Nobel Laureate Mo Yan’s The Garlic Ballads: Saga of Suffering and Solitude
(The Swedish Academy has unanimously chosen Mo Yan to be the Nobel Laureate in Literature for the year 2012. With more Chinese writers like Mo, the world could learn a more real China. The country faces a yawning gap between the rich and the poor, worsening environment pollution and an aging population. Paying more attention to such issues, Chinese writers may create more works that record the nation's journey to rejuvenation.The Garlic Ballads is a representative novel of Mo Yan. seems to have gained prominence no less than Marquez’s 100 years of Solitude.)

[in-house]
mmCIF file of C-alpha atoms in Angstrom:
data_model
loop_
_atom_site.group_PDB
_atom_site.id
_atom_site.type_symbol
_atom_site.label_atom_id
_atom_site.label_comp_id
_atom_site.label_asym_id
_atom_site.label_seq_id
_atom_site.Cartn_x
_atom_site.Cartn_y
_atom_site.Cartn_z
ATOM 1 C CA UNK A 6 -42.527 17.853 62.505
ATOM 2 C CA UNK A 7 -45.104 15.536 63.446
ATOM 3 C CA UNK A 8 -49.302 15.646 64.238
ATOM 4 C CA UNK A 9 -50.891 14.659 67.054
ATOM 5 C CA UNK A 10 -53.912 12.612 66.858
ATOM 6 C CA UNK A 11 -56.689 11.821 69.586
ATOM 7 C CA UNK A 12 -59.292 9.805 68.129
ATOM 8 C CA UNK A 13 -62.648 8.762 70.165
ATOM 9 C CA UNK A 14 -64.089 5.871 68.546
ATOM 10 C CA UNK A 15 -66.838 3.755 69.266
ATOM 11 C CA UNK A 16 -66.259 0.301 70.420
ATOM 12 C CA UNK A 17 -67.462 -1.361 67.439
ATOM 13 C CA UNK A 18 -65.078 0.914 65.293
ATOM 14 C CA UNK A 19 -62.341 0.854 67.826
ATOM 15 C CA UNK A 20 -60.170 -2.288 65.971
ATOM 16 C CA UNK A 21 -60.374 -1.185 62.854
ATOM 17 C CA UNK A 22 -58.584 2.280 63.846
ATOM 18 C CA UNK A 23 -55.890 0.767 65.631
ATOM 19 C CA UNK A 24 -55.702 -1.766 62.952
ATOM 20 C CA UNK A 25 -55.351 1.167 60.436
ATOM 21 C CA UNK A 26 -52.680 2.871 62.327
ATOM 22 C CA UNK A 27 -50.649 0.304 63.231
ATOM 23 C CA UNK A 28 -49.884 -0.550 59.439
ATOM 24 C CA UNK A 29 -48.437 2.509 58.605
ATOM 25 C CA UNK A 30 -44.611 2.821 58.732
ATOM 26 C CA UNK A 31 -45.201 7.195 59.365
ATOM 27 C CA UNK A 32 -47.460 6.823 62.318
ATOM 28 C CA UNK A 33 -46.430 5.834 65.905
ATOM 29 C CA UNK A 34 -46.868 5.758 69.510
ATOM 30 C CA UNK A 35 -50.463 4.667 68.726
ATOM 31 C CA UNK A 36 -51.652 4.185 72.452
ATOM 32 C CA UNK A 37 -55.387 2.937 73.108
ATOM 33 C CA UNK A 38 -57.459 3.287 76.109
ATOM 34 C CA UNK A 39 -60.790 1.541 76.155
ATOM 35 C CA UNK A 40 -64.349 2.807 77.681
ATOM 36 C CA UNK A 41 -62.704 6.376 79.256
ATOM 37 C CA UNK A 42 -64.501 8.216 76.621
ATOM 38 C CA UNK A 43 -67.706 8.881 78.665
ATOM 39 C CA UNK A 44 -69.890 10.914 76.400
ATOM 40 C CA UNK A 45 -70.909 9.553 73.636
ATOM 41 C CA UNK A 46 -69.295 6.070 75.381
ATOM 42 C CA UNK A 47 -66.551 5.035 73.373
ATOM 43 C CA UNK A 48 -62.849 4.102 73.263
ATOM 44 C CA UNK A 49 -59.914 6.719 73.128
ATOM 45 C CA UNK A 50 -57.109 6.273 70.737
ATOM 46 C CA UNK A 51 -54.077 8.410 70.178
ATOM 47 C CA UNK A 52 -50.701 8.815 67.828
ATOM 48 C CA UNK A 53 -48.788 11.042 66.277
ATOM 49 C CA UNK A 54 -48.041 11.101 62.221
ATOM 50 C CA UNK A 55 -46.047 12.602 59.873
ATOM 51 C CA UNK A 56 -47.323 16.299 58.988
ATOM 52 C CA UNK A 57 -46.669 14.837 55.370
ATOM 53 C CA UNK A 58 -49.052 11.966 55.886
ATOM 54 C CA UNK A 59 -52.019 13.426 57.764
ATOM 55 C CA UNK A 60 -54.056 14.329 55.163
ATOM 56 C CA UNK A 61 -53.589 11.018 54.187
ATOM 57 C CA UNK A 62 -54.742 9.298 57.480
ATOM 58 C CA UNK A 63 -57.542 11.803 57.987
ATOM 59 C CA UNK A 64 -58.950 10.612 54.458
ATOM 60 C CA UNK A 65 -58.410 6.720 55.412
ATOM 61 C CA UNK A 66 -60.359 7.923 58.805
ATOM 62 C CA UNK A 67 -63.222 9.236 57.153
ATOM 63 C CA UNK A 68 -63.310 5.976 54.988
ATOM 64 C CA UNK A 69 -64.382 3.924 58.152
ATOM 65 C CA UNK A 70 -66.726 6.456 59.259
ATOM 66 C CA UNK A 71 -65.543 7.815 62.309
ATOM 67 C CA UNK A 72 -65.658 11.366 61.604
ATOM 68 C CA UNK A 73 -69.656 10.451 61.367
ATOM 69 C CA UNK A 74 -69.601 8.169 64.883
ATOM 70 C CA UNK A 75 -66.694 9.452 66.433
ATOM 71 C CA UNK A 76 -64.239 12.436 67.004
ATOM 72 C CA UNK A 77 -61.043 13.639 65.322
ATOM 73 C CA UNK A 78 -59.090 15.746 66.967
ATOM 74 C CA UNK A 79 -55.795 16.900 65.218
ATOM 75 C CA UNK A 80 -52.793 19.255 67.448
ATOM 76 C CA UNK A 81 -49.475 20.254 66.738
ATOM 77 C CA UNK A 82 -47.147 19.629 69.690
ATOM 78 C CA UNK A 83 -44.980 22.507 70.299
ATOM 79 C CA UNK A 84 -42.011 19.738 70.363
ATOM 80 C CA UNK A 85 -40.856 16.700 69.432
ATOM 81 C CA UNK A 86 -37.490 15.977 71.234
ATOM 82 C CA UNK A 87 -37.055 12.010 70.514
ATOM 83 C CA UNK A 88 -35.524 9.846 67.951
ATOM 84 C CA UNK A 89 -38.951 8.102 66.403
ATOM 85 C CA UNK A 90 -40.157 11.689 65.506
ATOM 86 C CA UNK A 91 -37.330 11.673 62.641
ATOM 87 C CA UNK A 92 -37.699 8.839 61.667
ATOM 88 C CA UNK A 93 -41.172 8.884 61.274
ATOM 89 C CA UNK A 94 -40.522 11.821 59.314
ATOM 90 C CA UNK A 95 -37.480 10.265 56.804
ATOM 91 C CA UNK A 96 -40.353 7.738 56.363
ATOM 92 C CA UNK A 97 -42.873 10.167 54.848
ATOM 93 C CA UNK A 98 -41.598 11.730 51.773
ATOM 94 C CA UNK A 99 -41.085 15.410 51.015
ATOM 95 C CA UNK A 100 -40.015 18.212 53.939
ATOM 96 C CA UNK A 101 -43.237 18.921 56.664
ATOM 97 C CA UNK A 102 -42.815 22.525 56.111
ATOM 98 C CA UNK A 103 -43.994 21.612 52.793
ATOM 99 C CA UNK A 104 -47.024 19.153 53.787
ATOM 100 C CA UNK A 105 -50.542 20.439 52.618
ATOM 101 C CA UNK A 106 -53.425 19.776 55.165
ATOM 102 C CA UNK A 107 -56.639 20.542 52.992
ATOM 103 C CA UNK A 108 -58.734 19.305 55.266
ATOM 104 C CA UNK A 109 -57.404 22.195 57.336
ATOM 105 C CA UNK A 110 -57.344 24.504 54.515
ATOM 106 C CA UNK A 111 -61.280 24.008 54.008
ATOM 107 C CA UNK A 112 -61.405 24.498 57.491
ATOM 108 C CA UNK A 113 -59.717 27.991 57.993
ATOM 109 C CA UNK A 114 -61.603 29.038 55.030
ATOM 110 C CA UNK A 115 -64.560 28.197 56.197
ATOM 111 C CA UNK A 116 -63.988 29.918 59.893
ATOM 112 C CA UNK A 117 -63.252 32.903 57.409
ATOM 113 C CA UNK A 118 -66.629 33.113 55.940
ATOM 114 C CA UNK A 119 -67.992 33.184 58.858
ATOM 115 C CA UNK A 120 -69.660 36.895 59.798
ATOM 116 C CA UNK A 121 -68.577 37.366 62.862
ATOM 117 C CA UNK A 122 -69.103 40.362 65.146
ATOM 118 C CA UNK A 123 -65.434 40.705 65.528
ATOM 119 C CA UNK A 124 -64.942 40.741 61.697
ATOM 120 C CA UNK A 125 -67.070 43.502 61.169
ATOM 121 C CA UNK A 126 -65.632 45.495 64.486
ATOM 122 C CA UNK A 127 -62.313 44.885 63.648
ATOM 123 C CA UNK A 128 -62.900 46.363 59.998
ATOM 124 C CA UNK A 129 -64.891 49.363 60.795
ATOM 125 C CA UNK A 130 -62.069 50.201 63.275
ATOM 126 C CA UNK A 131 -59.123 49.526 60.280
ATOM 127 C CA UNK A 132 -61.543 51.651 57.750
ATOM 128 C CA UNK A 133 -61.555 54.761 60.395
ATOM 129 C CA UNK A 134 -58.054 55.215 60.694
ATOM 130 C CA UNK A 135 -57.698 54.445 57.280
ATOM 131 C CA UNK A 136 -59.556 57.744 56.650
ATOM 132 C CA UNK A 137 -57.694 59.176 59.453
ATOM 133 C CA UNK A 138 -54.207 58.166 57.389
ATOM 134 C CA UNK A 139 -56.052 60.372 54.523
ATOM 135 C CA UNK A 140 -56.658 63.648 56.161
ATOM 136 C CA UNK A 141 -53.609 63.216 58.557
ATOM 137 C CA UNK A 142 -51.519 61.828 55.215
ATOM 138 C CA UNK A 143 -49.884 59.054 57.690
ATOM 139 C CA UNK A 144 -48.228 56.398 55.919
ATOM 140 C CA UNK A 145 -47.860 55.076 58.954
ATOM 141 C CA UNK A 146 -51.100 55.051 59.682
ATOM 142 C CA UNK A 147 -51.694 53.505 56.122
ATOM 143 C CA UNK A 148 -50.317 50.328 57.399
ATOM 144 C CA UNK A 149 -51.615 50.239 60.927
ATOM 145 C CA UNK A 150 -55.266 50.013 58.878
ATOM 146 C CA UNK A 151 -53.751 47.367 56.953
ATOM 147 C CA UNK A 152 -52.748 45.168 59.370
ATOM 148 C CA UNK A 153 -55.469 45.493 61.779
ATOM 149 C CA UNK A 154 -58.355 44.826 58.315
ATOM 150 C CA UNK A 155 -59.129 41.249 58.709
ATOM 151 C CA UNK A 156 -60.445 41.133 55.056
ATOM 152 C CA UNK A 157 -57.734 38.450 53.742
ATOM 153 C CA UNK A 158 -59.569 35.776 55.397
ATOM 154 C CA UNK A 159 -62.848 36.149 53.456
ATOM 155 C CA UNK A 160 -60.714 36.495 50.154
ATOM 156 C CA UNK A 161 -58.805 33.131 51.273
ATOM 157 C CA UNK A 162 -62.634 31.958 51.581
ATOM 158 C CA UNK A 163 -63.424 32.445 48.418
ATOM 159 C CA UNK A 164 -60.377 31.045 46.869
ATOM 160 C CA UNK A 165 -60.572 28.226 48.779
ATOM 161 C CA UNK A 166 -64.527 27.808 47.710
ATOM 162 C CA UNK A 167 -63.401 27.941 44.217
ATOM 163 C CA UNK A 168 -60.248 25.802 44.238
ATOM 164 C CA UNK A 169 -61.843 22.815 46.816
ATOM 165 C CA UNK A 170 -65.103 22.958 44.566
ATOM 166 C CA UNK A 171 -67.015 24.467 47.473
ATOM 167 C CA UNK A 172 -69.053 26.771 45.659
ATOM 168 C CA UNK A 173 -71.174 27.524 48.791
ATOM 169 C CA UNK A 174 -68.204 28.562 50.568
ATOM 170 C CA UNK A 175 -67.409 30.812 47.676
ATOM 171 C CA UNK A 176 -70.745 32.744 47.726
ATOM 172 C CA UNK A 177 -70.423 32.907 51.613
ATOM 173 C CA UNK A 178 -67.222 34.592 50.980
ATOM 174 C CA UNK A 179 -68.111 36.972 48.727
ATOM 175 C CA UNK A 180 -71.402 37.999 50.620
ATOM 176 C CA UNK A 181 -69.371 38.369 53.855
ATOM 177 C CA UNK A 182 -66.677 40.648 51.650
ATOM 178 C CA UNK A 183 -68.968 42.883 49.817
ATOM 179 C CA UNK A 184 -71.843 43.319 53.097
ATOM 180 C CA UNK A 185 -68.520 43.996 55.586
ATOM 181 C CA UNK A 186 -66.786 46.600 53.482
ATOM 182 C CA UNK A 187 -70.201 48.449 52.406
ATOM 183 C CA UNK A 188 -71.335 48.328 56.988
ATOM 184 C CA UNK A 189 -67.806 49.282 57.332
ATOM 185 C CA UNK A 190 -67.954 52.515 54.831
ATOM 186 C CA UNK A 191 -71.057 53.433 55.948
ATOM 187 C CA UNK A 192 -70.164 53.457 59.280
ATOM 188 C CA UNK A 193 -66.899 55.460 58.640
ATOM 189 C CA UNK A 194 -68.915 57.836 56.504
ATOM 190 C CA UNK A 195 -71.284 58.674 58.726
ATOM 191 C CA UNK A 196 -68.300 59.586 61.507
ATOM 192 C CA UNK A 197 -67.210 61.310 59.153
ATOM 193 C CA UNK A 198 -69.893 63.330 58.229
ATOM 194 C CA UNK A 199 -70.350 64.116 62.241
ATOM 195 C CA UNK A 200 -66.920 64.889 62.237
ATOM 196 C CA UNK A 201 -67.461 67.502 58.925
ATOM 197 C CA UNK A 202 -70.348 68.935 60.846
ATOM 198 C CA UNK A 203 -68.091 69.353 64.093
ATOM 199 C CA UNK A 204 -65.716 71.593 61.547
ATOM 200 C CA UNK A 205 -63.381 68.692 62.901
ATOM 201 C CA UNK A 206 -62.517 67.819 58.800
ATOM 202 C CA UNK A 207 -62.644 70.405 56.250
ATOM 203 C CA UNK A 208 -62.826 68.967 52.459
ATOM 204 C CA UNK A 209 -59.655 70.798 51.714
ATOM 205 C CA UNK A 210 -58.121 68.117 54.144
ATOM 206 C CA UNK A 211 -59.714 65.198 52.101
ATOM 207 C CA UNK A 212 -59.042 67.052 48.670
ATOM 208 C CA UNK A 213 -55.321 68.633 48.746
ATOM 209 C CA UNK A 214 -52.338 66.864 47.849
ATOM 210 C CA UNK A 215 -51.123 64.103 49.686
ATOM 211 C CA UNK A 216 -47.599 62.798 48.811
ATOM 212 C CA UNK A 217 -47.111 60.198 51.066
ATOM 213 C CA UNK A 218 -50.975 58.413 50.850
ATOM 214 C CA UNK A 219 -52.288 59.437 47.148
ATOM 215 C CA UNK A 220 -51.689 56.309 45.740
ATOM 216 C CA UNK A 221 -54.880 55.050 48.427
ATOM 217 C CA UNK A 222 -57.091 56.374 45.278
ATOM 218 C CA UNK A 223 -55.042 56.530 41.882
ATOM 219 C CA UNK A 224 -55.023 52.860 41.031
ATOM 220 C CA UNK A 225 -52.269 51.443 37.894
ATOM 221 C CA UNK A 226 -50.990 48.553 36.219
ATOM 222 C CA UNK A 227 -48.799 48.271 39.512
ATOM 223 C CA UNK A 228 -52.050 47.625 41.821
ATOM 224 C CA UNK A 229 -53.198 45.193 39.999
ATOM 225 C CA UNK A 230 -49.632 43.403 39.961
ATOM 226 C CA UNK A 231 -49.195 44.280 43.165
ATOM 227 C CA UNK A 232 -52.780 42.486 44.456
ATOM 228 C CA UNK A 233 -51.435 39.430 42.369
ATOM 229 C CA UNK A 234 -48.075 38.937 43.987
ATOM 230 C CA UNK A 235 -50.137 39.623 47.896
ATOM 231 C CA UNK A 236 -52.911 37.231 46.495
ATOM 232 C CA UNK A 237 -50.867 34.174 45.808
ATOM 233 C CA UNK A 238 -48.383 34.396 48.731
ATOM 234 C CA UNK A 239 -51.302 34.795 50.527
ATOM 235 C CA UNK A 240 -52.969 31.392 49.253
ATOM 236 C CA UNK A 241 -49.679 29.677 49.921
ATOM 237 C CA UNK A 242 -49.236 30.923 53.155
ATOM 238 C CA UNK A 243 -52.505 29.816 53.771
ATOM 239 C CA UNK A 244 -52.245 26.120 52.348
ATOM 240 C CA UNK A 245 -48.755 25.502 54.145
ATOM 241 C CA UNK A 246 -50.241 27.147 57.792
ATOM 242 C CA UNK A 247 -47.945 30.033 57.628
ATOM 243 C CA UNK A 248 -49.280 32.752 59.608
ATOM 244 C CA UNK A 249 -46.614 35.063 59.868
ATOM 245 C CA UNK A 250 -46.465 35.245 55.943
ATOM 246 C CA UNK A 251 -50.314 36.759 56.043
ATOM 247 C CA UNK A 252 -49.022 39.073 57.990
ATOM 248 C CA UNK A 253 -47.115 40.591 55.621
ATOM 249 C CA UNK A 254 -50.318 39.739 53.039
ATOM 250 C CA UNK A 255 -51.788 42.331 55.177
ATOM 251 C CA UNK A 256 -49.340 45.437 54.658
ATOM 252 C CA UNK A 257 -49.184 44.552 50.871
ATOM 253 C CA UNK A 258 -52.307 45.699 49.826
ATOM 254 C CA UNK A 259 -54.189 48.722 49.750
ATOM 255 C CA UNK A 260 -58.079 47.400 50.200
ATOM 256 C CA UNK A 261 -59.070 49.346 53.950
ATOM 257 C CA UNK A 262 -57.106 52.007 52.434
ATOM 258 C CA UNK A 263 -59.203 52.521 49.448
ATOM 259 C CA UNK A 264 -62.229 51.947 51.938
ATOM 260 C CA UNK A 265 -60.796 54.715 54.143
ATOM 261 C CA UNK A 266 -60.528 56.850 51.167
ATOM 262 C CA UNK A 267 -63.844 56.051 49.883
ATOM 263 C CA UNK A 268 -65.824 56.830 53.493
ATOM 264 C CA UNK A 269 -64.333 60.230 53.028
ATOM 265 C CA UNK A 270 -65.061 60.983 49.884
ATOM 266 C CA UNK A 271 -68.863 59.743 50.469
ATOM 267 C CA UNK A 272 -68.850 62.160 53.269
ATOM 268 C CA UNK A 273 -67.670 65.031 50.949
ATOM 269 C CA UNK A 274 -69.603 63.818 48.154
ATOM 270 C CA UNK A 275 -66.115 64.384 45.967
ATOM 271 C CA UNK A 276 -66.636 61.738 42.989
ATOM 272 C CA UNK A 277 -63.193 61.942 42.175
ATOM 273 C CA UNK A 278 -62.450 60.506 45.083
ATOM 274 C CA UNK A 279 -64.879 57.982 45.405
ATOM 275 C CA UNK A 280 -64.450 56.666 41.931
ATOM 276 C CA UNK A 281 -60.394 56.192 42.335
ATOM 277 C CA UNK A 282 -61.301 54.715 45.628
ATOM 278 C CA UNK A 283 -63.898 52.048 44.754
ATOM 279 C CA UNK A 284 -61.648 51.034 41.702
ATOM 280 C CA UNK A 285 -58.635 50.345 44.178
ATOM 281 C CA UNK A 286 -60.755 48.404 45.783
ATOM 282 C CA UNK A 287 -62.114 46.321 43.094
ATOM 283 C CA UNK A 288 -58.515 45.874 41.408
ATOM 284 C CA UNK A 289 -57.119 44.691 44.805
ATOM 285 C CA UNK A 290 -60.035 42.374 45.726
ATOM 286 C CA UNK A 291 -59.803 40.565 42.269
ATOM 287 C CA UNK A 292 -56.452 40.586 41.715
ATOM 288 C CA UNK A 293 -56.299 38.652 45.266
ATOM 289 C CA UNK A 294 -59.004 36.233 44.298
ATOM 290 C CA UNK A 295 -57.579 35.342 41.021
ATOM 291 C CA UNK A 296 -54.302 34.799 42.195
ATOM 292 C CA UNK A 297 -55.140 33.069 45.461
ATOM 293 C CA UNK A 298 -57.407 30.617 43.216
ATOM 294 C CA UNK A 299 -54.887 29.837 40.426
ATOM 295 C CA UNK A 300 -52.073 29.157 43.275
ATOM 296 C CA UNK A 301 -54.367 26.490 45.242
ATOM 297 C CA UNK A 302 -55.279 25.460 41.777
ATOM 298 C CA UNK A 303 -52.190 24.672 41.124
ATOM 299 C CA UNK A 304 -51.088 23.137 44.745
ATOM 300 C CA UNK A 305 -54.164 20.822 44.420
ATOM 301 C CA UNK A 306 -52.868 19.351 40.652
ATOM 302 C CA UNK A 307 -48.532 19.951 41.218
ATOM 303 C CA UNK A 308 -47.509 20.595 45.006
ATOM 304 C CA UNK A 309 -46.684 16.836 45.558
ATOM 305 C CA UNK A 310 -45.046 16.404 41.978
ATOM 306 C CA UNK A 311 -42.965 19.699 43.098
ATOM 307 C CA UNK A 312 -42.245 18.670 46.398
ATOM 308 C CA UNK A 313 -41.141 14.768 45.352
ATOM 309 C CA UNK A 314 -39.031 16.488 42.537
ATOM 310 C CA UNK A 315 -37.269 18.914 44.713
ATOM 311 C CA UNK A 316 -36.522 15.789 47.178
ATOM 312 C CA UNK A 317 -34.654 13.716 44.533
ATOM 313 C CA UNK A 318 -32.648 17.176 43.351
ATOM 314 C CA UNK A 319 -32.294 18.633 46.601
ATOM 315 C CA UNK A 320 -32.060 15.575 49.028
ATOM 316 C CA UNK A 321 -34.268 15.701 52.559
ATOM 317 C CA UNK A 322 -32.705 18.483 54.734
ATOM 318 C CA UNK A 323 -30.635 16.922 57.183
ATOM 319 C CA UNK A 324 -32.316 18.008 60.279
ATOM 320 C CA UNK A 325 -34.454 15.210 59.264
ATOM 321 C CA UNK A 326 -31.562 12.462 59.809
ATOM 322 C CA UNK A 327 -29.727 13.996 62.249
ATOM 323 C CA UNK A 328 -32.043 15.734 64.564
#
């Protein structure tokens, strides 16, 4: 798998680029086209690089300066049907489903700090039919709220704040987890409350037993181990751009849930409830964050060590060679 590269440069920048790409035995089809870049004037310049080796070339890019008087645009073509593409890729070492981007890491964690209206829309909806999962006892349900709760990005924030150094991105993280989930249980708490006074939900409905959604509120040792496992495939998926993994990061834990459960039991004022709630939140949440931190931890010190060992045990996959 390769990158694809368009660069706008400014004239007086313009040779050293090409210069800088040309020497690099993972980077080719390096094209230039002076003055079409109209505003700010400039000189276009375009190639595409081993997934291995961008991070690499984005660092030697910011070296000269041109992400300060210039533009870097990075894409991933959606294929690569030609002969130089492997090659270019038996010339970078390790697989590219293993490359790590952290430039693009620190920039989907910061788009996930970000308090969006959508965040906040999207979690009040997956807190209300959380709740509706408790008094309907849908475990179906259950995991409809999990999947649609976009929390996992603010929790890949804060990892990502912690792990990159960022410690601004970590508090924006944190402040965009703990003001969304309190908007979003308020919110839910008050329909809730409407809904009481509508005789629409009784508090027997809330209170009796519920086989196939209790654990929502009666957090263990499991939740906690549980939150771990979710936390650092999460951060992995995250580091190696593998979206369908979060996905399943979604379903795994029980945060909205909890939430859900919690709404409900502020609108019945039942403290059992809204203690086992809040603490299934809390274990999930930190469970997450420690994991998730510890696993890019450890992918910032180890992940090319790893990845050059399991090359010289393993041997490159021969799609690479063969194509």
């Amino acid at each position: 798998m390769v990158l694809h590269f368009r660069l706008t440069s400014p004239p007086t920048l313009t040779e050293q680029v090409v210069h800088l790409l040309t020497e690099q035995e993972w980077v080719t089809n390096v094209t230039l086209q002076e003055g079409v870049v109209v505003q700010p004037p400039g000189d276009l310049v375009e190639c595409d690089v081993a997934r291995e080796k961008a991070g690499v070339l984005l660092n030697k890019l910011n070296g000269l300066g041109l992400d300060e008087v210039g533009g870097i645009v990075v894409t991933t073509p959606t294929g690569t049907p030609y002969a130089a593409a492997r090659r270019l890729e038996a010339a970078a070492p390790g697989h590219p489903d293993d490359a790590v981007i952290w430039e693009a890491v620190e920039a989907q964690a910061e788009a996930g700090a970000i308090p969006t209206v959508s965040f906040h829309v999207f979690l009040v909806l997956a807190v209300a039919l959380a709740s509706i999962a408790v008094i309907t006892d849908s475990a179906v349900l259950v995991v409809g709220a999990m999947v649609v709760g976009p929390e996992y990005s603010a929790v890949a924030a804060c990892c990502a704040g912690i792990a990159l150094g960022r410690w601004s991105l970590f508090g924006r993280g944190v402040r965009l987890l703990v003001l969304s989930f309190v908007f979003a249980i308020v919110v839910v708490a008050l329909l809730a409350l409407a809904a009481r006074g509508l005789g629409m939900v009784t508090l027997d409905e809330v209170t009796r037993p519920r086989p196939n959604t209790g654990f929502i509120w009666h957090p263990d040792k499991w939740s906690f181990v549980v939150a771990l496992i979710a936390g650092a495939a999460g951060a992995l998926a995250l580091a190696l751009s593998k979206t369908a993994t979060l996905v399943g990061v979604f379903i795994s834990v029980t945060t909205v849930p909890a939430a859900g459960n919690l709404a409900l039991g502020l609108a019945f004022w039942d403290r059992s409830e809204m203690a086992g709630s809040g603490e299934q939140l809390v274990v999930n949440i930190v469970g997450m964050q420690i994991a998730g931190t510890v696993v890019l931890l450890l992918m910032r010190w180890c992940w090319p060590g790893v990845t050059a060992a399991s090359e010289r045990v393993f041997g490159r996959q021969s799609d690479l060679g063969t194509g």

The Garlic Ballads which is one of the eleven novels of Mo Yan can without exaggeration be called the Chinese equivalent of The Sound and the Fury or something more. Mo who is the Chinese Dickens cuts rapidly between locations and times, but never too rapidly, striking a perfect balance between forwarding the plot and drawing back to offer perspective on the goings on. In this novel, there is clearly an imbalance of power, and the exploitation of the poor and the powerless by the connected and wealthy, but the oppressed are hardly saints. They are, instead, people with their own shortcomings and prejudices, and by understanding that, Mo Yan shows the true power of an artist--rather than stoop for the easy message, he dives into the actuality of his characters to make them empathic and flawed, and allow us to root for them and cringe when we realize that they simply don't have the wisdom to always act correctly. When it comes to the plight of the farmer and the destitute, Mo Yan has experience in spades. The Garlic Ballads tells the tale of a group of Chinese peasants whose lives are dependent upon selling their garlic crop; when harvests exceed governmental estimates, officials curb the amount of garlic that can be brought to market, setting off a violent chain of events. Against this backdrop, Mo weaves...
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